By the end of the 1980s, Pavarotti’s fame was universal. His extensive discography ensured that his voice was heard in every corner of the world and his televised appearances at major houses like the Met received record viewing figures. When he sang Rodolfo in the first Live from the Met telecast, he achieved the largest audience ever for an opera in the US. increasingly Pavarotti and his management looked for opportunities to reach out to new and ever – larger audiences. Stadium events became part of his musical life: a selection of popular arias, a handful of lighter numbers and a couple of overtures and the Pavarotti magic could be spread to tens of thousands, not merely a couple of thousand.
The Three Tenors Concert in Home in 1990 was the start of a series of such events that virtually became a brand in their own right. The relaxed, laid-back Roman concert was succeeded by multi-million-dollar media events that, while undoubtedly popular, smacked of unashamed commercialism. Among the many other cities which hosted the tenors were Los Angeles in 1994, Paris in 1998 and Yokohama in 2002. Pavarotti – on his own – entertained an audience of 150,000 in London’s Hyde Park in 1991, the first time a classical concert had been given in the Park. Attended by the Prince and Princess of Wales, the concert – which was given in pouring rain – was televised and became a best-seller in its video format. Pavarotti was on charming form and Diana certainly went away happy – if soaked to the skin! ln 1993, the scale grew even larger when Pavarotti appeared before an audience of 500,000 on the Great Lawn of New York’s Central Park.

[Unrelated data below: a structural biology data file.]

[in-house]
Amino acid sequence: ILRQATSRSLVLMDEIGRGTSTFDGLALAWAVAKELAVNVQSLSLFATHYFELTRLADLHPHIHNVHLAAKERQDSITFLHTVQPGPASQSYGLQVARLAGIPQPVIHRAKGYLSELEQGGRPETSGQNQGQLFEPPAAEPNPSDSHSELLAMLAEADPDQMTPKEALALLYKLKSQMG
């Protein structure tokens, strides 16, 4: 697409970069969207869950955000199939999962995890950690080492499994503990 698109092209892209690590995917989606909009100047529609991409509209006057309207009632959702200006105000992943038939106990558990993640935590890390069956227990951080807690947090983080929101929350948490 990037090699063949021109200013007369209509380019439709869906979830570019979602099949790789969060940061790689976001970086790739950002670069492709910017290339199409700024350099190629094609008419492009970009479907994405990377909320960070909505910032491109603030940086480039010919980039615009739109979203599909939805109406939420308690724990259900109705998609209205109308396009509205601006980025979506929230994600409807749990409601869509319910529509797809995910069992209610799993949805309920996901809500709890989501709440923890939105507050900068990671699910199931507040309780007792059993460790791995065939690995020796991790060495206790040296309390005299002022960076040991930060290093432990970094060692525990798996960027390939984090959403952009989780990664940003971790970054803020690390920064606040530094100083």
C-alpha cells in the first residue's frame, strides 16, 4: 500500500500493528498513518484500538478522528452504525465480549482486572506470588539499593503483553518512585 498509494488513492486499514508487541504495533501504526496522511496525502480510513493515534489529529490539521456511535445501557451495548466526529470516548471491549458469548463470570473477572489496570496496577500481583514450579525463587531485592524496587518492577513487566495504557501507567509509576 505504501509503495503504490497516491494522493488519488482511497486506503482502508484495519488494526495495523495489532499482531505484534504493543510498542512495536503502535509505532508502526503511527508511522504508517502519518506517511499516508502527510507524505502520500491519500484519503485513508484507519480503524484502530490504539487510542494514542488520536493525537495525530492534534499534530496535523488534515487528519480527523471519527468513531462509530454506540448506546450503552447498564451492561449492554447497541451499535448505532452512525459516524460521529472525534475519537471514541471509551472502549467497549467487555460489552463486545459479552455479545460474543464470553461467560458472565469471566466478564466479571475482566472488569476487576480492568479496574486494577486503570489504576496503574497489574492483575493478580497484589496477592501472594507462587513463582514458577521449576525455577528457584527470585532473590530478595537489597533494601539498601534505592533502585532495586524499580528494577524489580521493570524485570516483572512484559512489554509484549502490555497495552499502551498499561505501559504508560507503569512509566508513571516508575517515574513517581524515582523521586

“l had often thought about holding a voice competition. I have never forgotten how important it was for me to win the competition in Reggio Emilia in 1961. It changed my life completely.”
Pavarotti, My World